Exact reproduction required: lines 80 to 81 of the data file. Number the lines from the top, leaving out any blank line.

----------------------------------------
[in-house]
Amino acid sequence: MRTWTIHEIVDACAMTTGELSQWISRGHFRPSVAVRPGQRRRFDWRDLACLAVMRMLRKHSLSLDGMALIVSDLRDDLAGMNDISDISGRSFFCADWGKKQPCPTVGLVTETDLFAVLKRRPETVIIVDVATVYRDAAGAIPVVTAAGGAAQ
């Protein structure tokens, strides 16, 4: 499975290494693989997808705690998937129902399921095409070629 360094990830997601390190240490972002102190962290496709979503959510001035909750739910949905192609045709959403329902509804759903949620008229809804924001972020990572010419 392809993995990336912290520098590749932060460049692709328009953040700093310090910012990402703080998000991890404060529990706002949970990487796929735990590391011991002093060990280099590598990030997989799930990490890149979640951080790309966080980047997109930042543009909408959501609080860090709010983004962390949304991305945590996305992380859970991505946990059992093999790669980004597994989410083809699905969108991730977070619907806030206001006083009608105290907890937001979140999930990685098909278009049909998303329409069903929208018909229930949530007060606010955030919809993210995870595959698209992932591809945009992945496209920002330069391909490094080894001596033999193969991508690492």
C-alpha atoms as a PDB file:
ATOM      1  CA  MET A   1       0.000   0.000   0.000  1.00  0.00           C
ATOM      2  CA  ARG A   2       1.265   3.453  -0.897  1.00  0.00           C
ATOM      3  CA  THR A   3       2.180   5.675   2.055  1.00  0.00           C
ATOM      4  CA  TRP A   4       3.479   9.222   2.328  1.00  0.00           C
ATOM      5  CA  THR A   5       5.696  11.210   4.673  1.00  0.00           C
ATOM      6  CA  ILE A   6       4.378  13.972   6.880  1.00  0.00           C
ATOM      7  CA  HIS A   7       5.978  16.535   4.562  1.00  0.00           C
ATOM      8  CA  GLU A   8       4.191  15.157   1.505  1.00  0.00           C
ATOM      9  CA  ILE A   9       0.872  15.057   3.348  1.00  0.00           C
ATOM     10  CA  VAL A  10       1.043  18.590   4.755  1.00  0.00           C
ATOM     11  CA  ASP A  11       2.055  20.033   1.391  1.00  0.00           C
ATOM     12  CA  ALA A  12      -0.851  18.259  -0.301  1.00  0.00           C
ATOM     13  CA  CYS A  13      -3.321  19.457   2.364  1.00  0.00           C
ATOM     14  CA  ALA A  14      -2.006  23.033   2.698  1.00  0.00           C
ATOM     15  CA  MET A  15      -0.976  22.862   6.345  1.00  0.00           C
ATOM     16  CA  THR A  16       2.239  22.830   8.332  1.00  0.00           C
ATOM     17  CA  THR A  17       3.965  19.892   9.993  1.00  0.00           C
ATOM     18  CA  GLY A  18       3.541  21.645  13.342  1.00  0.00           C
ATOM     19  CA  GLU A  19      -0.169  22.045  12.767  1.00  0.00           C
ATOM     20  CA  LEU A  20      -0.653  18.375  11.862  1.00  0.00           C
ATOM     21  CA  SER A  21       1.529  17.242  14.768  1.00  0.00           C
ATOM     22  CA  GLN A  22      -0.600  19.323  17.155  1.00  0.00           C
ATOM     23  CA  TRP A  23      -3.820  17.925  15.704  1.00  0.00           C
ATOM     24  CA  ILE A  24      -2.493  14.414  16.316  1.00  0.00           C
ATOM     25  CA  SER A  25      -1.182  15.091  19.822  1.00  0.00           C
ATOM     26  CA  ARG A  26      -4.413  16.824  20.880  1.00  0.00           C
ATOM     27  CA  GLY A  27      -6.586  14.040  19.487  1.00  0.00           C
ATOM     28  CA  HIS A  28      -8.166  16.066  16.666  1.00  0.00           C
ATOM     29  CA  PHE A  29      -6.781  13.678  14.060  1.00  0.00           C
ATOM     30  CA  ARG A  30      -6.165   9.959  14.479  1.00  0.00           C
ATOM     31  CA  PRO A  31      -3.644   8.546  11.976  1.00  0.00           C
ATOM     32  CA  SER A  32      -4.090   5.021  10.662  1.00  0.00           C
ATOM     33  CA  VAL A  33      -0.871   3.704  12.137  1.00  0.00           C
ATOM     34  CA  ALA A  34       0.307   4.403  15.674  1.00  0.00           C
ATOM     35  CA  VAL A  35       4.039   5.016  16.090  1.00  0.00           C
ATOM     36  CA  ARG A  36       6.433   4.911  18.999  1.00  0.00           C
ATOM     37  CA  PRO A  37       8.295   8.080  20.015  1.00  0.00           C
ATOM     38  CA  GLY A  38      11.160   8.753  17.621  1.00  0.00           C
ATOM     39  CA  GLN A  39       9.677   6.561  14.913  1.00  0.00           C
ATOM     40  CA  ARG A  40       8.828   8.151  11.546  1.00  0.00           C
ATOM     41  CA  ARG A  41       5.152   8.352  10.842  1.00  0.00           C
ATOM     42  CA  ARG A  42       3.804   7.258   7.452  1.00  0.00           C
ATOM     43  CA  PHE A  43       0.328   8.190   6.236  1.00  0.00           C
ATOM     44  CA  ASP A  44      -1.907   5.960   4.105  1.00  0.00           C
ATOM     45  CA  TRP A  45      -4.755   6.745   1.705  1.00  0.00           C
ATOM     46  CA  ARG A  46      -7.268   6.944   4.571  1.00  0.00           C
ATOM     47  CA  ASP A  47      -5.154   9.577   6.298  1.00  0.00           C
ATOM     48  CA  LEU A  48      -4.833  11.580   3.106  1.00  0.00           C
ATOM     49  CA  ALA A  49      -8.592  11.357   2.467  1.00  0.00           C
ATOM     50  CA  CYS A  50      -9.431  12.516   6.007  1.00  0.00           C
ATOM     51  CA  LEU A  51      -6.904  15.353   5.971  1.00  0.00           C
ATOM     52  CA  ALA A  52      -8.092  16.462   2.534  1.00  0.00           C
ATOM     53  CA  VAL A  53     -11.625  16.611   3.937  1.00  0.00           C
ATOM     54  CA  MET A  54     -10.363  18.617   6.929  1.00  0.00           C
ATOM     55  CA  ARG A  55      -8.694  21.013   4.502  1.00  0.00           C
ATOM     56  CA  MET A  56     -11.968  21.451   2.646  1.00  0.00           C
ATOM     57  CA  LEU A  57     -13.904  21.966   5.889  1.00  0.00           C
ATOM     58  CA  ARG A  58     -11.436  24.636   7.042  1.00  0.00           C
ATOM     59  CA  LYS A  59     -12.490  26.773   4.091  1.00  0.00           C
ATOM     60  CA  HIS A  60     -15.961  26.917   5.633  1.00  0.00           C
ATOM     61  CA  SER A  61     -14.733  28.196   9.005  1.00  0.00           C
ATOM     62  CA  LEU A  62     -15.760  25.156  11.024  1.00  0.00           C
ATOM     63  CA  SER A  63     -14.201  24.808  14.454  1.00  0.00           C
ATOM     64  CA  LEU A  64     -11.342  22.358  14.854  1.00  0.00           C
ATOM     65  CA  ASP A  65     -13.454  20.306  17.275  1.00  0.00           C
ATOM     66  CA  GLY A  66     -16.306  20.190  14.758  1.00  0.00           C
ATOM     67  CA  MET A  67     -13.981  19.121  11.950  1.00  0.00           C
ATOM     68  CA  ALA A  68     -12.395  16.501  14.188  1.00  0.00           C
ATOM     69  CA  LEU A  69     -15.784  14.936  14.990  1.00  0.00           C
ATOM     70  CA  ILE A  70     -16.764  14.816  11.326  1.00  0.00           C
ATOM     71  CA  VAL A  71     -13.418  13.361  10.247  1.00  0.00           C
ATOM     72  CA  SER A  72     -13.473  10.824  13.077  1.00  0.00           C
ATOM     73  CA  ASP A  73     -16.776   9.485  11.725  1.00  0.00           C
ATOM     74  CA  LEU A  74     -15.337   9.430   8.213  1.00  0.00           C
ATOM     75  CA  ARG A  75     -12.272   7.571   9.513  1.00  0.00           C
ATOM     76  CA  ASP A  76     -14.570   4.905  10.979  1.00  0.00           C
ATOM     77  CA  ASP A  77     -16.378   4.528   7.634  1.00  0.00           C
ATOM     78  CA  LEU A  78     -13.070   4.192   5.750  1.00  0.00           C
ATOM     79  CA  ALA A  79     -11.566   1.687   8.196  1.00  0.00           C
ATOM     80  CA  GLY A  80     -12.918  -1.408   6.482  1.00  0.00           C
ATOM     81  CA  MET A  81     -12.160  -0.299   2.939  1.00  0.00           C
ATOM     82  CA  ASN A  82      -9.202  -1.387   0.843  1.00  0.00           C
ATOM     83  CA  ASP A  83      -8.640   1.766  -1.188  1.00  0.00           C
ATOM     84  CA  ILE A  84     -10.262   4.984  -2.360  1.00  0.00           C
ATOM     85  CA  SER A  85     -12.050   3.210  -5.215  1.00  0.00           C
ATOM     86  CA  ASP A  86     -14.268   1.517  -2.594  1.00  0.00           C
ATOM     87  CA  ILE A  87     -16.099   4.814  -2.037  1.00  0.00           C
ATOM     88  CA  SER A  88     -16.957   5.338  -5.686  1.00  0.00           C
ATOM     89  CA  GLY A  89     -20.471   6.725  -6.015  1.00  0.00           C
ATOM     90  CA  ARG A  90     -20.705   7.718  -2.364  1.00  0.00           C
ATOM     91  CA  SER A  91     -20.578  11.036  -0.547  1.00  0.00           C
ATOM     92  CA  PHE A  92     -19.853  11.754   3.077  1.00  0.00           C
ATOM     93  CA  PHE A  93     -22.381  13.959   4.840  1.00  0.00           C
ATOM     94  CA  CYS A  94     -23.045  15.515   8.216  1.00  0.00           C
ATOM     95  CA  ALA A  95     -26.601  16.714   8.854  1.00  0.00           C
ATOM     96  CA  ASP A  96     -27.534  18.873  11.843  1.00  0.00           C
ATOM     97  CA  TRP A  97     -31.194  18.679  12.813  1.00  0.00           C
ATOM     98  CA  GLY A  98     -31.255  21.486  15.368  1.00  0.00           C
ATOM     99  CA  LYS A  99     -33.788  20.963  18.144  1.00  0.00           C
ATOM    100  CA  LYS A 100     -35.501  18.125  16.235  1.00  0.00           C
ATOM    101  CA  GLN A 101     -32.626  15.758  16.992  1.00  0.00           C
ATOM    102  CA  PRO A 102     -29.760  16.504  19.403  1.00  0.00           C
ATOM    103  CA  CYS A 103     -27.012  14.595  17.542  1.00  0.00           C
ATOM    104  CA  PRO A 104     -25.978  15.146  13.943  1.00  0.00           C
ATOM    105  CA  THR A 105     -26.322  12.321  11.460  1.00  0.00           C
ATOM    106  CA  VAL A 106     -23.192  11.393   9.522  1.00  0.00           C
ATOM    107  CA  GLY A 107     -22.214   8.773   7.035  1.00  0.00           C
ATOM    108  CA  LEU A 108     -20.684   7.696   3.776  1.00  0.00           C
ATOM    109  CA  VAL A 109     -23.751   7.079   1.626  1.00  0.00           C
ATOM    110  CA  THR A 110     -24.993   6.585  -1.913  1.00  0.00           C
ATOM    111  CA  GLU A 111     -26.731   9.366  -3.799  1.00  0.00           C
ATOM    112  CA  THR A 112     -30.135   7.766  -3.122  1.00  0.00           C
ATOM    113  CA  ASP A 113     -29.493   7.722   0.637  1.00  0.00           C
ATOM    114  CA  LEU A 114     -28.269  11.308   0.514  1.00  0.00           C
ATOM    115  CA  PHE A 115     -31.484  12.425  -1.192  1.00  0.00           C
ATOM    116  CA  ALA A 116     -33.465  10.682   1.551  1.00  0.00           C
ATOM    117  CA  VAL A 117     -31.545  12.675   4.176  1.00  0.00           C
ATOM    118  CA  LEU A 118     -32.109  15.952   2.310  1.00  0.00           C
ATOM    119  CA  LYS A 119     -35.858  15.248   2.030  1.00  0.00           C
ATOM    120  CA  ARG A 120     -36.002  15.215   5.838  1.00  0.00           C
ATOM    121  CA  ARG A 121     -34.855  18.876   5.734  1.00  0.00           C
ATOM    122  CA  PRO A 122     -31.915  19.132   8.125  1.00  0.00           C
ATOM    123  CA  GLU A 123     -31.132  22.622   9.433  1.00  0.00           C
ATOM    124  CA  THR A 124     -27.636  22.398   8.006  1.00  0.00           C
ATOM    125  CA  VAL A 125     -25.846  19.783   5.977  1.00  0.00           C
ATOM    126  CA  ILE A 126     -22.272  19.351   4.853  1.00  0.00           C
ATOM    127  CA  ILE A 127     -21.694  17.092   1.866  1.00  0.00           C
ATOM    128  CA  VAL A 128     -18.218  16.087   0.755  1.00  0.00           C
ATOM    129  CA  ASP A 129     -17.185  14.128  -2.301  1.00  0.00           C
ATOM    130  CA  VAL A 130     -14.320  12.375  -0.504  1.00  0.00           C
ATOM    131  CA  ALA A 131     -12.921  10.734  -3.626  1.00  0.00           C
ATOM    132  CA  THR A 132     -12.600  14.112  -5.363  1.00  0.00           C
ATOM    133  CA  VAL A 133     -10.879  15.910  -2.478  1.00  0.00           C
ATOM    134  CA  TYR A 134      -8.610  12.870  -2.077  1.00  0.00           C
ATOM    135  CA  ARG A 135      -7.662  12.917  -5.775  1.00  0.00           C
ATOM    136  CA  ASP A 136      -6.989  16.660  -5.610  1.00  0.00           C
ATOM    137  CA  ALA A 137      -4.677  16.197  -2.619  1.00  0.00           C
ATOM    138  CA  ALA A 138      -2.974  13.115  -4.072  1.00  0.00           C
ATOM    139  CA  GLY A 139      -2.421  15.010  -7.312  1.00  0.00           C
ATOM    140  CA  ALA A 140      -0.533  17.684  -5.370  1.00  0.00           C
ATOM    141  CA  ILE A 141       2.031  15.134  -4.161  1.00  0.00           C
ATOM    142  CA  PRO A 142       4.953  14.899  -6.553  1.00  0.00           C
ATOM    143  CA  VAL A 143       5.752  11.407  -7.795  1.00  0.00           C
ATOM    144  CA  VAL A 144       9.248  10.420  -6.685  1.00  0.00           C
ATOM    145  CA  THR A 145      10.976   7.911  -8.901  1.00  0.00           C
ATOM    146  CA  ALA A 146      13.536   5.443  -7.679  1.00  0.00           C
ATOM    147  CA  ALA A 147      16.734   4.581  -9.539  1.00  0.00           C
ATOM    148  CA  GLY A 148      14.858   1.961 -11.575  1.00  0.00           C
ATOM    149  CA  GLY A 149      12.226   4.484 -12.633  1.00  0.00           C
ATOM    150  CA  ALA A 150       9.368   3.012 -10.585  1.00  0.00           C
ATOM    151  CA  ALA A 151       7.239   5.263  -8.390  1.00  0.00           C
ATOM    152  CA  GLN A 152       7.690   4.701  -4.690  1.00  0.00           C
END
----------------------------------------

ATOM     76  CA  ASP A  76     -14.570   4.905  10.979  1.00  0.00           C
ATOM     77  CA  ASP A  77     -16.378   4.528   7.634  1.00  0.00           C